Time: 22:00

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More Avionics…

January 11, 2021 – I have a lot of time built up in my time log, but not a lot of pictures to show for it…

I’m connecting wires one at a time, and they are slowly disappearing, so I’m making progress. A couple of high (or maybe low) points…

Skyview Network

I ran a 15′ Skyview network cable from the hub behind the baggage compartment up to the front. yay…very comfortable… I also made the harness for the pitch autopilot servo.

Alternate Air Cable

I ran the alternate air cable through the firewall straight through to where it will be on the panel. I decided to make a bracket that mounts to the bottom edge of the panel. This way I can remove the panel without removing the cable. The bracket is not shown in these photos.

Fuel Pump Shroud

I am in the middle of figuring out my interior, and I wasn’t sure about putting carpet over it vs. paint. So I took a break from wiring and played with the vinyl wrap I’m going to use on my panel. Wow! I think this will work! It has its issues, but on the floor nobody will see the flaws. If it doesn’t stand up to the abuse I’ll do something else in a year or three.

Panel Cutting and Nutplates

I cut the panel for switches.

I also drilled and installed the nutplates for the Dynon stuff.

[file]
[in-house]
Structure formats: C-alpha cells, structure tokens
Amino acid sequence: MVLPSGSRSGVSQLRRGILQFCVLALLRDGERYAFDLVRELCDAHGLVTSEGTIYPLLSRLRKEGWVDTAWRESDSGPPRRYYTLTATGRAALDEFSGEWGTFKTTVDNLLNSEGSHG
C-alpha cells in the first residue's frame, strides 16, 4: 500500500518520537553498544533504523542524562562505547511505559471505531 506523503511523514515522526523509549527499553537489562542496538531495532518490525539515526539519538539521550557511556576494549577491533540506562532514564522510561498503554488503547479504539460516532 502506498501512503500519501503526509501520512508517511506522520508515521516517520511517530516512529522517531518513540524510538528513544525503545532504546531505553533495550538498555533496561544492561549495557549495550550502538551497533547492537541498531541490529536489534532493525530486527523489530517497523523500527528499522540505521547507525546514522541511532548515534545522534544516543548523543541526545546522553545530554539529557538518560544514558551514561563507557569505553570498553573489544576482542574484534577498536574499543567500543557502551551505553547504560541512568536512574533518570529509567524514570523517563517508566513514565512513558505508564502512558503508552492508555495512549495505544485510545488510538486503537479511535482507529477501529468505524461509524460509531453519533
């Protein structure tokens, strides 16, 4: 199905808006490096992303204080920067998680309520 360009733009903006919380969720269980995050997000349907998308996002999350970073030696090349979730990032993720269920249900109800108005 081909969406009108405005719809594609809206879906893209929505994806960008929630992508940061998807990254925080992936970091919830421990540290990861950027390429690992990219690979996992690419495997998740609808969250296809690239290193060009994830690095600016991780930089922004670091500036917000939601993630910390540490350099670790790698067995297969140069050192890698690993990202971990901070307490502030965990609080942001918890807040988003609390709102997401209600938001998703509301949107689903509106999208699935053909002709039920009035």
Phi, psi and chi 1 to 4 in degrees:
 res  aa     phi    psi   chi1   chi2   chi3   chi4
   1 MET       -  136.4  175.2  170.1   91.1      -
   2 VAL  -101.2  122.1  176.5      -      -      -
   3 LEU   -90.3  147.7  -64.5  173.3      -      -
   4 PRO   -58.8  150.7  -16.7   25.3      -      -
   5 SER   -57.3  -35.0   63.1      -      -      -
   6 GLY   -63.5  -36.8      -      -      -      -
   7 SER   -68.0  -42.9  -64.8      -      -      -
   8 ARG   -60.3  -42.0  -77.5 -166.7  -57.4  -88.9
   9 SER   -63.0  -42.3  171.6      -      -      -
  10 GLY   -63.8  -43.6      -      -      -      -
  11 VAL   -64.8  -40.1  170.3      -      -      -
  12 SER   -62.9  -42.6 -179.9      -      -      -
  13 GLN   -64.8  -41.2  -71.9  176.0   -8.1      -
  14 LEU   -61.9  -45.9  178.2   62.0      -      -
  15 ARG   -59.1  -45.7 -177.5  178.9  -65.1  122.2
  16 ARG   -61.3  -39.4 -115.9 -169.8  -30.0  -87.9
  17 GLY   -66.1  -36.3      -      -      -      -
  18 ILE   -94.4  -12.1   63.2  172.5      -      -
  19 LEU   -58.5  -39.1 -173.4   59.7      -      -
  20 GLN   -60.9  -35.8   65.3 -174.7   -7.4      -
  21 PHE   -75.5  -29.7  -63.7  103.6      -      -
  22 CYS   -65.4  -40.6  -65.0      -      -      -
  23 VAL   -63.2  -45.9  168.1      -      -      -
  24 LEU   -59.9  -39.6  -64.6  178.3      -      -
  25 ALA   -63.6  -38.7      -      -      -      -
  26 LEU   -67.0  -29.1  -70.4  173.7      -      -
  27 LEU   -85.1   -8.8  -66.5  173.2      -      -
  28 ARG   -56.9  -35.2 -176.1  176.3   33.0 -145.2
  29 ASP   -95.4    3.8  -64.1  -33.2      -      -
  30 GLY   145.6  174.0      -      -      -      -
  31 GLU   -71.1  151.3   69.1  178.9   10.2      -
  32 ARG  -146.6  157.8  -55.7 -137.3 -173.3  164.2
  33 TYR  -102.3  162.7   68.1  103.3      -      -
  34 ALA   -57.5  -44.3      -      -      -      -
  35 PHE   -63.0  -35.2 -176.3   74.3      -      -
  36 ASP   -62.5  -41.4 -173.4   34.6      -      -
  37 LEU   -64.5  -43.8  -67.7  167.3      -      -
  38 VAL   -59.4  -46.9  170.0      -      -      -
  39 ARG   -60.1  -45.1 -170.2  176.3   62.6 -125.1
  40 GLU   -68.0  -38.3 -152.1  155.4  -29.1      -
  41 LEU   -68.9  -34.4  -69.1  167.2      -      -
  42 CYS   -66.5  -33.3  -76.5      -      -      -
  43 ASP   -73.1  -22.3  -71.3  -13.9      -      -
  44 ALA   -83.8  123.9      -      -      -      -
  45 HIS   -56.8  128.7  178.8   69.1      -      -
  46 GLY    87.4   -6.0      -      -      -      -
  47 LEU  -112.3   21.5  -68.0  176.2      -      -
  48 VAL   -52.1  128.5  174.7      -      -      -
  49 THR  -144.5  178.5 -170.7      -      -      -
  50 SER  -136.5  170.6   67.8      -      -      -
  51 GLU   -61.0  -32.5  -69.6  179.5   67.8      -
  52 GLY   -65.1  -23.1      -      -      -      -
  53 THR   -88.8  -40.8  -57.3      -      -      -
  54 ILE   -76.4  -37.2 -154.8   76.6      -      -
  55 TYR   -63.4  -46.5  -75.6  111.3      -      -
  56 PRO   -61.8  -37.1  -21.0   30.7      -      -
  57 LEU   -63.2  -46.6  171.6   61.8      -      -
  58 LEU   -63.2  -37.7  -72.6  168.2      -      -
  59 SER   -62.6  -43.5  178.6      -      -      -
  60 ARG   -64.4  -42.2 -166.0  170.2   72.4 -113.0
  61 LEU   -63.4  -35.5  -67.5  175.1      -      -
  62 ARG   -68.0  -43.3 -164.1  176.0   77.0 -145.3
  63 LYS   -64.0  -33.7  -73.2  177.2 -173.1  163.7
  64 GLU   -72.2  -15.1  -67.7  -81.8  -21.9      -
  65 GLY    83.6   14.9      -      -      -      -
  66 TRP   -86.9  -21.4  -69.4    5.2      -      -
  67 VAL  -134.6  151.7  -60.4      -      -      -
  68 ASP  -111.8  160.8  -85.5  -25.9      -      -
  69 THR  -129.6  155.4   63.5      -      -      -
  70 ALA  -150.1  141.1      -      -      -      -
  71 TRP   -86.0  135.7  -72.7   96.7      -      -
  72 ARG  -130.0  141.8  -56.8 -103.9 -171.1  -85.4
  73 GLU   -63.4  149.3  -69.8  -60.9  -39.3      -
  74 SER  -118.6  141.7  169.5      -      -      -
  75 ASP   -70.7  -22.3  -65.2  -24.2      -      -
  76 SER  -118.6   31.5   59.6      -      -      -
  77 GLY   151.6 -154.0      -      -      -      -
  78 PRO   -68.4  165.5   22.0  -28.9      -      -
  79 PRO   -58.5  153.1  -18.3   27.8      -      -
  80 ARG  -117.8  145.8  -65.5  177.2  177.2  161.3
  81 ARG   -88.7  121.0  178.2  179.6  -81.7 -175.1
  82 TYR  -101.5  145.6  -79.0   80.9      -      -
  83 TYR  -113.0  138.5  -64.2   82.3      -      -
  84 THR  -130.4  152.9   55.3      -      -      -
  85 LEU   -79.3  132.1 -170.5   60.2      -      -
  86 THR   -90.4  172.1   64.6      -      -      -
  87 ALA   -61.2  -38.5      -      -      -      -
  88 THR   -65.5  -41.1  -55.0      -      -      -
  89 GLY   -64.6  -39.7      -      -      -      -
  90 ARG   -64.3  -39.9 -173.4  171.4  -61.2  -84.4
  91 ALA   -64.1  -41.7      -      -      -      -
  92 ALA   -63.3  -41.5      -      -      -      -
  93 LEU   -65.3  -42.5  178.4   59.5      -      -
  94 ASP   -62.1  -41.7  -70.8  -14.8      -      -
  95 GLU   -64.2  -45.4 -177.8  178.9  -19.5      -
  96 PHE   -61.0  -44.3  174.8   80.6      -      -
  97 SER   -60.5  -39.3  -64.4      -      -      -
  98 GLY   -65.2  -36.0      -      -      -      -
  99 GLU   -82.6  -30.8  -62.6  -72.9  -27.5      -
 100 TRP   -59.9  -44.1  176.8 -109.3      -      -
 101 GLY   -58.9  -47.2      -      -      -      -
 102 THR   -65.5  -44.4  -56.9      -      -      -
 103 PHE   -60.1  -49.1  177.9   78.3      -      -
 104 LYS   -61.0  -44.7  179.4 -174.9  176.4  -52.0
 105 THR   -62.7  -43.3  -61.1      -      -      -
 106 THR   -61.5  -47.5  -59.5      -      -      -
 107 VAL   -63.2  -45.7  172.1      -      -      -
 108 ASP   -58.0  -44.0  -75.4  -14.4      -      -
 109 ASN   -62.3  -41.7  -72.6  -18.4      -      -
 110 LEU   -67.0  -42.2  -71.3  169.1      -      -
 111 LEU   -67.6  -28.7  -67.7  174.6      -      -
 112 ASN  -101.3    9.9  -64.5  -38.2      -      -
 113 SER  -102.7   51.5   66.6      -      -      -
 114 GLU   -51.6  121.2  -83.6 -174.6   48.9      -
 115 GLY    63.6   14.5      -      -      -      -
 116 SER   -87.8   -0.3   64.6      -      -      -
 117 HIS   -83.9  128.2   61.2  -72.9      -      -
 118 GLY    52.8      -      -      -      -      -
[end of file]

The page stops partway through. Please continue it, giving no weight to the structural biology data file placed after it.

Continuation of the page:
Wiring

I populated the J1 and J2 connectors for the VPX. These are primarily for switches and things like pitch trim position…

I connected the serial connections for the HDX screens. This proved to be a learning experience. The wire pairs are different colors but have matching stripes. What escaped my attention was that I had to connect TX from the screens to RX for the component. I hooked up TX to TX and RX to RX. When I saw the notes about how to connect them correctly, I panicked and took them apart. What I didn’t realize was that it appeared that Dynon color coded the wires to make it dummy-proof. So I had it right the first time. GPS was easy…

I’ve put the panel back in place to start wiring for the switches…

In other news, I have placed a deposit with Classic Aero for my seats. I haven’t picked colors yet, but I had to get on the calendar. My due date is August 11.

Time: 51:00

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Avionics and Wiring (again)

September 24, 2020 – Well, it’s been an interesting few weeks. After losing both of my parents and a covid-like illness (I was negative!) I’m back. We won’t talk about my flying! That’s another issue. But things are moving forward with this project.